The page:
Bumble Bees essential for the survival of wild flowers

White-tailed Bumblebee  Bombus lucorum  Lamberton  24/04/2013
White-tailed Bumblebee Bombus lucorum Lamberton 24/04/2013
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The design and shape of many flowers has evolved to suit the shape and size of the Bumble Bees, Foxgloves are a good example with their large tubular flower which makes an ideal landing platform for the bees and they can then easily walk up into the flower to reach the nectar.

The anthers with the pollen are held on the underside of the glove tube and dust the hairy back of the Bumble Bees as they walk up inside the flower, after getting their sup of nectar the Bumble Bees then departs to another flower where they deposit some of the pollen from their backs and the cycle of cross pollination is completed. Smaller Insects like flies are too small to gather any pollen on their backs and are no use to the Foxglove, so to try and deter them from entering the glove and a free drink of nectar, the lip of the flower has a band of stiff hairs to make it difficult for the fly to enter but the hairs are no deterrent to a big heavy bee.

At the recent talk on the Northumberland National Park in Duns, Shaun Hackett’s enthusiasm for Bumble Bees created a buzz. The wild flower meadows that he has been creating in the park go hand in hand with his obvious love for Bumble Bees.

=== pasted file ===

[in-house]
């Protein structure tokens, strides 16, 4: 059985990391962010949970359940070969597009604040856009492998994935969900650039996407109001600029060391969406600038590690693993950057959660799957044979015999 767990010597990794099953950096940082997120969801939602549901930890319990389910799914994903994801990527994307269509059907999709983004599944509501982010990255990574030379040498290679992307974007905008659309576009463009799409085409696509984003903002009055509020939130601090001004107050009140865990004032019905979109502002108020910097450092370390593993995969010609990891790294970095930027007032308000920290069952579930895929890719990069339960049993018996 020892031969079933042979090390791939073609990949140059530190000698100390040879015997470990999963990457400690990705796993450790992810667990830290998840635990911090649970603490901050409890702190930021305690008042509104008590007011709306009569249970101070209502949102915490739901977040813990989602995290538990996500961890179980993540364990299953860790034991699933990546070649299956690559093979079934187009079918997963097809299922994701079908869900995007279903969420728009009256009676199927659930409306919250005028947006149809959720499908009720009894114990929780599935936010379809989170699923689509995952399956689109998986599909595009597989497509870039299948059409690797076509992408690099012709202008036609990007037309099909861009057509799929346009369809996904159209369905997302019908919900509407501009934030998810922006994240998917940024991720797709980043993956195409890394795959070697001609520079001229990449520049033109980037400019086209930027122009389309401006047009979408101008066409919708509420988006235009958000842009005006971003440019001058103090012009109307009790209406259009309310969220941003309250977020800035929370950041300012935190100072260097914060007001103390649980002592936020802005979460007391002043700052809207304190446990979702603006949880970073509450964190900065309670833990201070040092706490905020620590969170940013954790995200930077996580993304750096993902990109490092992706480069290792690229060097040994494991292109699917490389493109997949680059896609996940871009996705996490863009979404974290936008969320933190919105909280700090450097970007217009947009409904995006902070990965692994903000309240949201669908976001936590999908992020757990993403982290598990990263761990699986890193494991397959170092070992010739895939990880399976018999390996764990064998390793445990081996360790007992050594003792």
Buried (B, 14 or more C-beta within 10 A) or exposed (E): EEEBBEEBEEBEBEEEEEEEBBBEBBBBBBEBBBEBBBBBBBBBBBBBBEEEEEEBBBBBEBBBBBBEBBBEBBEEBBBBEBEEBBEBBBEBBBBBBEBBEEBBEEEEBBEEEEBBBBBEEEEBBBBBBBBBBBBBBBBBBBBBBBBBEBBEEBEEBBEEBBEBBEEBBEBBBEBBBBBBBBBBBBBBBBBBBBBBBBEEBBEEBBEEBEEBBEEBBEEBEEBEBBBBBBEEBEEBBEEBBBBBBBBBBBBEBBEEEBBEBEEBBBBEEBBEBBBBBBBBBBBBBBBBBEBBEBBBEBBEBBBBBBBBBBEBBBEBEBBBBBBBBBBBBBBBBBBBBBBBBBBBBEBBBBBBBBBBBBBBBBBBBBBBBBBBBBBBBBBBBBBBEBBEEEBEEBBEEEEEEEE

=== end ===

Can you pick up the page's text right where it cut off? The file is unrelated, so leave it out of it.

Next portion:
There are about 17 species of Bumble Bee in Britain, six are common widespread species often seen in our gardens and countryside the others are less common, often with more specialised habitat requirements.

In the spring the first ones we see are the queens which have hibernated over winter, they emerge in March and April and for a week or two their main task is to visit early flowers to get nectar to build up their strength. They are also on the lookout for suitable sites to build a nest, a hole in the ground like an abandoned mouse hole is ideal.

Once a nest site is selected the queen builds a nest and starts to lay her eggs, the resulting offspring are all sterile female workers who will go out to gather nectar and pollen, in the process pollinating the wild flowers, and feed and look after the brood in the nest.

In late summer the new queens and drones (the males) are reared, and the young mated queens are the ones which will hibernate to reappear the next year as the old queens will die at the end of their breeding season.

There is always something to upset the applecart, there are six species of Cuckoo Bumble Bee, they do not build a nest of their own but hijack the up and running nest of an ordinary bumble bee by killing the resident queen and laying her eggs in the nest, the unsuspecting workers from the previous queen then look after the young Cuckoo Bumble Bees, it’s a tough old world out there!